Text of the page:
Scherf on Wagering Security 'Mission'

The head of Thoroughbred Racing Associations discusses topic at conference.

By Aleta Walther

Chris Scherf, executive vice president of the Thoroughbred Racing Associations, is on a “mission from God.”

Scherf outlined his spiritual calling during a joint conference of the TRA and Harness Tracks of America at the Hyatt Grand Champions Resort in Indian Wells, Calif. The conference began March 9 and runs through March 11.

“I am on a mission…from God,” Scherf said during his March 10 morning presentation, “Wagering Security: Fact or Fiction.”

“I am tired of hearing that somehow we have a tote system that is full of holes, that hackers can get into (the system) on a whim, that everybody is betting after the bell, and nobody is watching the store,” Scherf said.

While the Kentucky Derby Presented by Yum! Brands (gr. I), Breeders’ Cup World Championships, and a few other high-profile races were the only events showcased via simulcasting in the 1990s, today the public can bet on any race, from anywhere, at anytime.

“As low a technology industry as racing was in the 1990s, we have come a long way,” Scherf said. “We have delivered a tremendous innovation (in simulcasting)…however, there have been some unforeseen consequences; specifically we have lots of late money now. Most of our pools come in the last two minutes of betting.”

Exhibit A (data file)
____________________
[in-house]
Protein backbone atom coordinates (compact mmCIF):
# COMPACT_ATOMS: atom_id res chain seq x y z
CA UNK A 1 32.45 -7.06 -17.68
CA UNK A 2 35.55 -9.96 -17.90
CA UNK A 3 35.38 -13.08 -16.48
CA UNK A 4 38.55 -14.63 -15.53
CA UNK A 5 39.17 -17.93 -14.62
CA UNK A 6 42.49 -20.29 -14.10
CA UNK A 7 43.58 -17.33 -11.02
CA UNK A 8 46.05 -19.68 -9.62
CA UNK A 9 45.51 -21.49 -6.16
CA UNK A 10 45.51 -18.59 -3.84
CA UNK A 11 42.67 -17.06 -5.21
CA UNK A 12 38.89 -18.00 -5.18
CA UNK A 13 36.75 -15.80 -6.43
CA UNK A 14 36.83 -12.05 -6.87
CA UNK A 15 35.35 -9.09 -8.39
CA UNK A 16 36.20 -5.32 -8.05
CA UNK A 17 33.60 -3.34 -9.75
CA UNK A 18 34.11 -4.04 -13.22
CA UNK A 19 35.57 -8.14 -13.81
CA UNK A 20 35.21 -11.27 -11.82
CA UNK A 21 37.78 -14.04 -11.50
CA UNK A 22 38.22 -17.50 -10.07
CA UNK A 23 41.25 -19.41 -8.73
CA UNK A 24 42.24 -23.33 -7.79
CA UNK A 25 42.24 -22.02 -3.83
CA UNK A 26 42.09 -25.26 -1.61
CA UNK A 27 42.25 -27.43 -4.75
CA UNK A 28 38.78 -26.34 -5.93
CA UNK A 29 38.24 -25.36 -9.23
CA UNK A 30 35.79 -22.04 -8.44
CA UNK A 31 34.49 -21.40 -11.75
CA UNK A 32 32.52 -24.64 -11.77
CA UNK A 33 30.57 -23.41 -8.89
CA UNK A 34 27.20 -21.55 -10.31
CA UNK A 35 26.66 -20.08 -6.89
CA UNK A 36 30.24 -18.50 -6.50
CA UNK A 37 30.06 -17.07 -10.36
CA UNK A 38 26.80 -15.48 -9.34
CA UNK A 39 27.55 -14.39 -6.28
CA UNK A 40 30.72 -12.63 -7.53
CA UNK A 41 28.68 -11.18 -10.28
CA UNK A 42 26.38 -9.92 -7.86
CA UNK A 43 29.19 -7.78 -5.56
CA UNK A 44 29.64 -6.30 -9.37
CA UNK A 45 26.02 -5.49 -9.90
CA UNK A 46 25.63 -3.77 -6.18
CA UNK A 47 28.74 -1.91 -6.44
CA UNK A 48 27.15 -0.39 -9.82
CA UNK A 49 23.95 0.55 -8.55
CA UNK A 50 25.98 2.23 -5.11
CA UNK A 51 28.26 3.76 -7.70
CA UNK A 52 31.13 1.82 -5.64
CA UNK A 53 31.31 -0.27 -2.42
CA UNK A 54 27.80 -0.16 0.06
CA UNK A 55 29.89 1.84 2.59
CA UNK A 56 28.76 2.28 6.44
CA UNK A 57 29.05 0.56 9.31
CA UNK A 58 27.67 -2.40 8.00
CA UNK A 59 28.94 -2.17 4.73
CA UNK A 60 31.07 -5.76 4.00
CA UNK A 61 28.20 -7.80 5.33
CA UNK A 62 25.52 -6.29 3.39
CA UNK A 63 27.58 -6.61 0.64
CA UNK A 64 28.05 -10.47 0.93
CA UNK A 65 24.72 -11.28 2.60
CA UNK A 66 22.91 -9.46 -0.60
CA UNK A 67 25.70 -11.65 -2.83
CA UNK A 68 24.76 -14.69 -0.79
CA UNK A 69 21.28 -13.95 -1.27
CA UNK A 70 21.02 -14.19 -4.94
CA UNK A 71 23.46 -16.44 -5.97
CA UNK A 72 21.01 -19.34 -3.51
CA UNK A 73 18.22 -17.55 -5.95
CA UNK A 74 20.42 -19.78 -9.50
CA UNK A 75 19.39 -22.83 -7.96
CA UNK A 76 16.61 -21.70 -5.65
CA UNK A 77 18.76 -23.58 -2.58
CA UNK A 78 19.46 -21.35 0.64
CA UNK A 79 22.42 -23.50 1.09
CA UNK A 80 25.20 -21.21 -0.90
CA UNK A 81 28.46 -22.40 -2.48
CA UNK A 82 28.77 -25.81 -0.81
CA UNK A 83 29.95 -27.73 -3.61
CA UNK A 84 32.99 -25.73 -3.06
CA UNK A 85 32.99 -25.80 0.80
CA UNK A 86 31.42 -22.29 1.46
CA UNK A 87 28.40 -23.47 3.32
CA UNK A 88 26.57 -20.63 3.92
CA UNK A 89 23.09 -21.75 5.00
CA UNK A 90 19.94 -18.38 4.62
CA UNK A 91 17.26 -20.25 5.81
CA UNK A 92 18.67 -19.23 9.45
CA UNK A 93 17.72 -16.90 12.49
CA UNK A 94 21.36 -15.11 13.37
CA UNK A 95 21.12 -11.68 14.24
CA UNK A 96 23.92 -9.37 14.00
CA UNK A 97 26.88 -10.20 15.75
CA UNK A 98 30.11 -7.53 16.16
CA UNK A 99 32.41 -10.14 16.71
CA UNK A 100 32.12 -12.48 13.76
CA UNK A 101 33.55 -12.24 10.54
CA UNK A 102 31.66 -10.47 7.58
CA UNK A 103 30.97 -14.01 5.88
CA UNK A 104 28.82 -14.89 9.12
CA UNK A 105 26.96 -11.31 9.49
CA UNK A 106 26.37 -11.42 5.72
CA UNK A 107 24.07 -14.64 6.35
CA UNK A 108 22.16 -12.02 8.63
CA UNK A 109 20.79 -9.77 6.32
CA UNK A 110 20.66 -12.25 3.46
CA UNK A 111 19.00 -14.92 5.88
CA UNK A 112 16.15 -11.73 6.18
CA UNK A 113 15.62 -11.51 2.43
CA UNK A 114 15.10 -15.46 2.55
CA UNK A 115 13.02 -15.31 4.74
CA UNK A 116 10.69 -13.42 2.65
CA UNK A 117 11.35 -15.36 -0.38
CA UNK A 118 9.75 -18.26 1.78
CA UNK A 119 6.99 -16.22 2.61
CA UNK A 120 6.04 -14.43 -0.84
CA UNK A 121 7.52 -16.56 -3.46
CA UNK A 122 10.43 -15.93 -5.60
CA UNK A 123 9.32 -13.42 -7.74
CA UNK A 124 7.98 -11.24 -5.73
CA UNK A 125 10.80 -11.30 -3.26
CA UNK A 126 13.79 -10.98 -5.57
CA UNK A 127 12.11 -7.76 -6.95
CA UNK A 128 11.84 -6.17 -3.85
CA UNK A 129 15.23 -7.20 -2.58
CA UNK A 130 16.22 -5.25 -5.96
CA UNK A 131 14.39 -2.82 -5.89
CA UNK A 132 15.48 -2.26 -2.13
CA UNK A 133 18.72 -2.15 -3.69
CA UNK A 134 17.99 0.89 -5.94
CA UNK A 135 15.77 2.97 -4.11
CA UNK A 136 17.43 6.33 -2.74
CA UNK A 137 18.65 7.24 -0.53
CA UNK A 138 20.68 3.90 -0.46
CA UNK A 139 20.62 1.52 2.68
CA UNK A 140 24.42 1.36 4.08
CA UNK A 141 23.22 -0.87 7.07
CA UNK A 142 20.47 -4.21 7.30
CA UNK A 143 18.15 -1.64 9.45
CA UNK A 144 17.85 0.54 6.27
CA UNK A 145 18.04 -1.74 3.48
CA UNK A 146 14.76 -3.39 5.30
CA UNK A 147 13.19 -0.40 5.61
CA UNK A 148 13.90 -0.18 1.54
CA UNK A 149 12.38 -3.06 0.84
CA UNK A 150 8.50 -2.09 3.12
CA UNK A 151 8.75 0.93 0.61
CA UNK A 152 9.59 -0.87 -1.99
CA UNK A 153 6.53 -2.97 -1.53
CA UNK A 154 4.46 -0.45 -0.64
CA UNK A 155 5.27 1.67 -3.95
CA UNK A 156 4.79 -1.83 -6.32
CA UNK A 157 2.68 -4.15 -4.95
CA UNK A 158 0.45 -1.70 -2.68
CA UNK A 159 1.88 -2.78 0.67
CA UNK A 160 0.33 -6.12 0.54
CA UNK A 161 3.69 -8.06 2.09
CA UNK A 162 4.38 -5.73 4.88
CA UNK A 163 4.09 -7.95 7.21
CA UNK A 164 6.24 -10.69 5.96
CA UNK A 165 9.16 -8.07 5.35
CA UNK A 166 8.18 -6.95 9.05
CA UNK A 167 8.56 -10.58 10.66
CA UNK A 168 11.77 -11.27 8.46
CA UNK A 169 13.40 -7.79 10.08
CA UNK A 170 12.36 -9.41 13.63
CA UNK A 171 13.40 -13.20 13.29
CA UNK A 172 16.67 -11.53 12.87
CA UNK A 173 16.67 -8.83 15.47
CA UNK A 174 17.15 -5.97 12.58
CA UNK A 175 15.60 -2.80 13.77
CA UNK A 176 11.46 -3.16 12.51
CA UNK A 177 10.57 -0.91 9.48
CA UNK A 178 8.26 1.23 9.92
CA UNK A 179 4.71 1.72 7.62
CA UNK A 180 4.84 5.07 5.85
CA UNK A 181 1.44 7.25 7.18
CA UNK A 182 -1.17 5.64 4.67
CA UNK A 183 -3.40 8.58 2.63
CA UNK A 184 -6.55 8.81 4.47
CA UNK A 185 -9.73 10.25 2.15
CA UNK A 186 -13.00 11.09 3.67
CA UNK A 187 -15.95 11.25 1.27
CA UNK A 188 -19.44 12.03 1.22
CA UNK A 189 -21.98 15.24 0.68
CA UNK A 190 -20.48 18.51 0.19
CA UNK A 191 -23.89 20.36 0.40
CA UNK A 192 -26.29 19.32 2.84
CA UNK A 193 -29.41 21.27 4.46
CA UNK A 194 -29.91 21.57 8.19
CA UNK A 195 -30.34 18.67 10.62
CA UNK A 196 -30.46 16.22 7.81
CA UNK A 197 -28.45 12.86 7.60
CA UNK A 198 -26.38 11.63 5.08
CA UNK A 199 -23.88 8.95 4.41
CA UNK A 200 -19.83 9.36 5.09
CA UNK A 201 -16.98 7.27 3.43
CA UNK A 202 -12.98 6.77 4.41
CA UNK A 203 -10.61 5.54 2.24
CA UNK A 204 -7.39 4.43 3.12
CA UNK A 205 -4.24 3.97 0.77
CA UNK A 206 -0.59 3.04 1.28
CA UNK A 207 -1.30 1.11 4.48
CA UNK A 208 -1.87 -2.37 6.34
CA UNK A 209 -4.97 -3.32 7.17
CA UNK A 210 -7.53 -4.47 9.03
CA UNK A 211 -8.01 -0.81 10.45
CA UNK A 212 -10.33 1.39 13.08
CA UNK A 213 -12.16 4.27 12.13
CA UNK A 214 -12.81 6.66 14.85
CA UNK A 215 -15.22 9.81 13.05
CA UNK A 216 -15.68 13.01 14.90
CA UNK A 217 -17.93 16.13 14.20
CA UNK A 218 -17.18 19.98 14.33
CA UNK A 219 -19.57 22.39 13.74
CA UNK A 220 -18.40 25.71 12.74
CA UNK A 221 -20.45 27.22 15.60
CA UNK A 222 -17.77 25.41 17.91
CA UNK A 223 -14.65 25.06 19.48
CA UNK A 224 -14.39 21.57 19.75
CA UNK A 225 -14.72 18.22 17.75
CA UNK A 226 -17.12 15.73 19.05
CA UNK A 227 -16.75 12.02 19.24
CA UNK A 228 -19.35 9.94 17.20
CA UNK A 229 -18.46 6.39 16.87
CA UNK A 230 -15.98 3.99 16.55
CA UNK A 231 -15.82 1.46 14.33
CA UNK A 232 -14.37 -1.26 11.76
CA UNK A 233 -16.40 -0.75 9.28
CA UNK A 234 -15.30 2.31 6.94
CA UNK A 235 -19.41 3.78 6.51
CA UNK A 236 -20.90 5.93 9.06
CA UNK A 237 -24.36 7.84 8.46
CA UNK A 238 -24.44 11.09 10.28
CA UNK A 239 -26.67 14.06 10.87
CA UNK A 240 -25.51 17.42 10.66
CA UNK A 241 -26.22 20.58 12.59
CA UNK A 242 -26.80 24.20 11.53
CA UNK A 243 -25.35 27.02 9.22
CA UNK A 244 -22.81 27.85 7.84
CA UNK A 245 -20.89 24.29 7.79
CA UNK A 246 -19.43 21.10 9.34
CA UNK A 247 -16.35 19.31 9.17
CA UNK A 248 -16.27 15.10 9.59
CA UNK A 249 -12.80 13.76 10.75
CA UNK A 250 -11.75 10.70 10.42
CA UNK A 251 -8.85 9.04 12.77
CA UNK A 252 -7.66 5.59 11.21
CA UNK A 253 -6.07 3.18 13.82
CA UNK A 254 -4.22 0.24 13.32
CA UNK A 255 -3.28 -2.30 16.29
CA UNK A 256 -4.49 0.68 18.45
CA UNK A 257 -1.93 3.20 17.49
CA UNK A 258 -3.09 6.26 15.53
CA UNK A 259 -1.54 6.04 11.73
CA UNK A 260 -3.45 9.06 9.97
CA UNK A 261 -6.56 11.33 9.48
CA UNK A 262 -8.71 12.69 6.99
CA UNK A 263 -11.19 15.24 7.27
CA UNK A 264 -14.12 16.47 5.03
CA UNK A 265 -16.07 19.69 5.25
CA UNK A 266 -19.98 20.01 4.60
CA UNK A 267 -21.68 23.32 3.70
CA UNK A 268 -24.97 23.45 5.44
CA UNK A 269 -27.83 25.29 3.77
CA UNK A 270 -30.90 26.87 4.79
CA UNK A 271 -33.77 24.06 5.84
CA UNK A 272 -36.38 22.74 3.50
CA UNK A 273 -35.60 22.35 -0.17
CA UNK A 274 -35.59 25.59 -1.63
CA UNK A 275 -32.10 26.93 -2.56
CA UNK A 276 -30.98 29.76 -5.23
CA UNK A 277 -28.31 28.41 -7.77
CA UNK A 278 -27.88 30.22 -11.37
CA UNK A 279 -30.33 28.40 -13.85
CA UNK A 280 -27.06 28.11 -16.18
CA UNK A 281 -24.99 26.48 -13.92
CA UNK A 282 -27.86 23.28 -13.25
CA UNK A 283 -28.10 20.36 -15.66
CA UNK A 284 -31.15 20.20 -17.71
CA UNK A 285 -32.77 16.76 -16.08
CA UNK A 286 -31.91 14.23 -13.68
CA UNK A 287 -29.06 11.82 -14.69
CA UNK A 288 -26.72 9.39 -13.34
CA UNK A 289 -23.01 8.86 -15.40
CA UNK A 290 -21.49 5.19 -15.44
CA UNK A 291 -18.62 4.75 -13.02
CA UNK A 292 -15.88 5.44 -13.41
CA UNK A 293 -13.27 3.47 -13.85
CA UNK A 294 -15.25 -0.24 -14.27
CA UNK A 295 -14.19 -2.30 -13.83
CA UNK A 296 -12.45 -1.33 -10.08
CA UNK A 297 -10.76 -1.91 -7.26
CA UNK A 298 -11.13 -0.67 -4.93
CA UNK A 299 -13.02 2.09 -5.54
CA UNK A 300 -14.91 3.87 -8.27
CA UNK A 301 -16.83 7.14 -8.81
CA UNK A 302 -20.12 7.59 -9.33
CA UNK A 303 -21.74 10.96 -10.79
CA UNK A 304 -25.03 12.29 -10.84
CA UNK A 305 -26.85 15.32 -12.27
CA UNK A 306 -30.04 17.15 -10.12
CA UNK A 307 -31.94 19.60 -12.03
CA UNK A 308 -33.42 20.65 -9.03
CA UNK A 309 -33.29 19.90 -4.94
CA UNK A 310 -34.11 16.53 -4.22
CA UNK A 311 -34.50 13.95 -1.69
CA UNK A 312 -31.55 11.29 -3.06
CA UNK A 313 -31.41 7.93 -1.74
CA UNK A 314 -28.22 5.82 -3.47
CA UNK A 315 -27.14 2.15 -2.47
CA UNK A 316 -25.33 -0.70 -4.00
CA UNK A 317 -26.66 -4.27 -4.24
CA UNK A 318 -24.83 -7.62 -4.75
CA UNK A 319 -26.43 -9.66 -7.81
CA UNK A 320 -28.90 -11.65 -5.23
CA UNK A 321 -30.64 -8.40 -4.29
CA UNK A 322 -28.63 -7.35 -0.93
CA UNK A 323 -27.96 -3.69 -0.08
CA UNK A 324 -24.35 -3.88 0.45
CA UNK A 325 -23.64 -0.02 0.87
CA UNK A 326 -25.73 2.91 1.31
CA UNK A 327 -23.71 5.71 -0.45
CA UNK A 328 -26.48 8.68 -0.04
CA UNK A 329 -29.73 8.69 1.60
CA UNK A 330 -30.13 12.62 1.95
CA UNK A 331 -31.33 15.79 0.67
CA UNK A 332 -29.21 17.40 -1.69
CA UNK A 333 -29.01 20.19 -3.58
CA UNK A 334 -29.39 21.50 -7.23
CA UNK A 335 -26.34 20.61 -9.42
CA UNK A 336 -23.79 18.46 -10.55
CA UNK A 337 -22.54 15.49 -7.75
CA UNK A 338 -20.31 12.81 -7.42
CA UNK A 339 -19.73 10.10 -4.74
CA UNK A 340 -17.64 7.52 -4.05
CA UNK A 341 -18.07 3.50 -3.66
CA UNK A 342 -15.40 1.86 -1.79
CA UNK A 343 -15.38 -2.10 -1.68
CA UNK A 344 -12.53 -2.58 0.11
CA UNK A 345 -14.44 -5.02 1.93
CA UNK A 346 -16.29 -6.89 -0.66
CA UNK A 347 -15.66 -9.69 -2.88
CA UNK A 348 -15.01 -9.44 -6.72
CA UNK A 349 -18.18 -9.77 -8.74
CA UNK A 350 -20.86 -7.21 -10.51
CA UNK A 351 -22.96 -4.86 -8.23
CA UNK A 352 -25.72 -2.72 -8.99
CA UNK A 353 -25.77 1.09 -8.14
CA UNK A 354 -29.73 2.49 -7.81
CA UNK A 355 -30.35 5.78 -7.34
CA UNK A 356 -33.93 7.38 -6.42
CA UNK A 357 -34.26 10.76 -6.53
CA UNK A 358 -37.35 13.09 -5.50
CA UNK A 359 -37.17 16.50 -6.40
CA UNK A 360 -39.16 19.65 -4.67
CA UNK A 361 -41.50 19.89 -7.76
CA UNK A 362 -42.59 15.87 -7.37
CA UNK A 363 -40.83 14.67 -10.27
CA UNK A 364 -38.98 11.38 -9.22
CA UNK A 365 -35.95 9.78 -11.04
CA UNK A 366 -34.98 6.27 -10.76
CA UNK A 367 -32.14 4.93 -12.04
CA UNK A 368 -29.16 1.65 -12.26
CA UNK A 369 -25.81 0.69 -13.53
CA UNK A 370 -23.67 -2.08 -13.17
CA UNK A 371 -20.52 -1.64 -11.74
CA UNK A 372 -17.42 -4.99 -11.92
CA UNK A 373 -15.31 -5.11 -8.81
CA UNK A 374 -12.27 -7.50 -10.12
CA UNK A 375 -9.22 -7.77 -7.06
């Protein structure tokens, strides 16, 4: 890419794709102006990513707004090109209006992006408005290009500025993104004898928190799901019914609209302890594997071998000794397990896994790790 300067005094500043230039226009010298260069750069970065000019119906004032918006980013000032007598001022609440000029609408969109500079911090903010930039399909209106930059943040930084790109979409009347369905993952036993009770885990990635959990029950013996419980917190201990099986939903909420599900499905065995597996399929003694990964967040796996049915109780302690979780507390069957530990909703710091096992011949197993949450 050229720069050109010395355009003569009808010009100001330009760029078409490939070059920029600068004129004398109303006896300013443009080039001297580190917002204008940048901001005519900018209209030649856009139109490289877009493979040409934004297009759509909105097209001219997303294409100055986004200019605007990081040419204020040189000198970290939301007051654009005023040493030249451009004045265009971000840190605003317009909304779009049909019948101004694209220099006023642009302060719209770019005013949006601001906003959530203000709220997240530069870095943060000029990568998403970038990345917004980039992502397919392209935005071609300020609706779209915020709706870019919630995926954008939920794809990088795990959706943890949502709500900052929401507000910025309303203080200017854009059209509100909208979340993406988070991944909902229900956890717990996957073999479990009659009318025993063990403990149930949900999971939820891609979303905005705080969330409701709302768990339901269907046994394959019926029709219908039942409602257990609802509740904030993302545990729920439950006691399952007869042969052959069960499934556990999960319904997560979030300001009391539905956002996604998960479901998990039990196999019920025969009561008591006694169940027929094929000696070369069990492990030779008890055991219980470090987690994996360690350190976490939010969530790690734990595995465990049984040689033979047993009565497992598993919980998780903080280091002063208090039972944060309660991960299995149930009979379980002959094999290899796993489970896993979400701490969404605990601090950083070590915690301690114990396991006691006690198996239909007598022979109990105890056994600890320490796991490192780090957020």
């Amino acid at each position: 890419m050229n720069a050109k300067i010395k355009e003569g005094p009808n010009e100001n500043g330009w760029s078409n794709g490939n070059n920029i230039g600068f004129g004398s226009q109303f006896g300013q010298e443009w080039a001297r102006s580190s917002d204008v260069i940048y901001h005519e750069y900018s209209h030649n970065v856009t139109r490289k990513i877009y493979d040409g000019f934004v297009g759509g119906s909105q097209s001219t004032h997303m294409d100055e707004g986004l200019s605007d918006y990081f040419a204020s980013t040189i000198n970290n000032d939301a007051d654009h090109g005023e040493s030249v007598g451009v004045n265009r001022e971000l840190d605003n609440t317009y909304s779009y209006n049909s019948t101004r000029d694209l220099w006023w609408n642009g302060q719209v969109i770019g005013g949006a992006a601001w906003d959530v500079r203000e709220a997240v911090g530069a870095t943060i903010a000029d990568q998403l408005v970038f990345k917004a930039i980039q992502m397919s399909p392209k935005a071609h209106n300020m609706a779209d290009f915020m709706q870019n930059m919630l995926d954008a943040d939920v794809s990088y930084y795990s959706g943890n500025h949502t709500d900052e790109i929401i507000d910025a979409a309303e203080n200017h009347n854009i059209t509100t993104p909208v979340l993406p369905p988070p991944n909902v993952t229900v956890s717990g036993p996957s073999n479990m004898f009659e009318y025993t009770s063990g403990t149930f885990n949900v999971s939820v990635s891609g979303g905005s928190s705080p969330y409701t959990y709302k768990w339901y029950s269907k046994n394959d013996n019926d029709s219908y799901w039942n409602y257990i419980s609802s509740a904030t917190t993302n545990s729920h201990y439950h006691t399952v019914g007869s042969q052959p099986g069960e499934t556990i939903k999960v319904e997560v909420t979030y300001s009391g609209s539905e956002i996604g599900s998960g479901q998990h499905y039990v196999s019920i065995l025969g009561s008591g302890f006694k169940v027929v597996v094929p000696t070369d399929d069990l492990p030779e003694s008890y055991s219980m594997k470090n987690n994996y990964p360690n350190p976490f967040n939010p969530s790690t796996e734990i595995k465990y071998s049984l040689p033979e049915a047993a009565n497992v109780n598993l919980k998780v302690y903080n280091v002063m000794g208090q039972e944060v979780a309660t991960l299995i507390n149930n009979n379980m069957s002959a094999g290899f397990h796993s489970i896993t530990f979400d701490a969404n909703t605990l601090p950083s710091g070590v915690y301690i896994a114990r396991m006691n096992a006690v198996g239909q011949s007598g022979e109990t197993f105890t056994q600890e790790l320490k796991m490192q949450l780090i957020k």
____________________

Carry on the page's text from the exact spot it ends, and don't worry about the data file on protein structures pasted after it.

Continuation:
Scherf described a number of reasons for the late betting, including: less time between wagering opportunities; shorter mutuel lines at tracks; account wagering that allows people to bet at the last second; and computer-based wagering teams that make hundreds of bets just seconds before a race starts.

”We are getting more efficient at processing bets, allowing for late wagering which is causing the late odds shifts,” he said. “It is not someone hacking into the system and betting after the bell rings. There are backup plans and redundancies to enforce the stop-betting command throughout the simulcast network. We have to educate the public on how our betting protocols work and the safeguards that are in place.”

Given the complexities of modern technology, Scherf observed that past-posters cannot be locked out 100% of the time, but they will be locked out “99.999% of the time.” Of the 120,000 or so races run over the last two years, there have been less than a dozen such incidents, he said.

None of the incidents appeared to be “hackers,” just ordinary human or technical failures allowing bets in after the bell rang--these incidents arose from human error, such as unintentional delays by the stewards, tote room, or mutuel department to send out the stop betting command, he said.

Scherf maintained that two common proposals were “non-solutions.” First, monitoring each (tote) transaction “just doesn’t work,” particularly because remote sites typically send their betting data into the host-track pools in summary form; monitoring each transaction would impose tremendous costs with no real benefit. Second, shutting off betting “at post” would not prevent late odds changes, it would simply change the time at which they would occur, he said.

“We simply have to do a better job of educating the public as to the way the process works and all the safeguards we have,” Scherf said.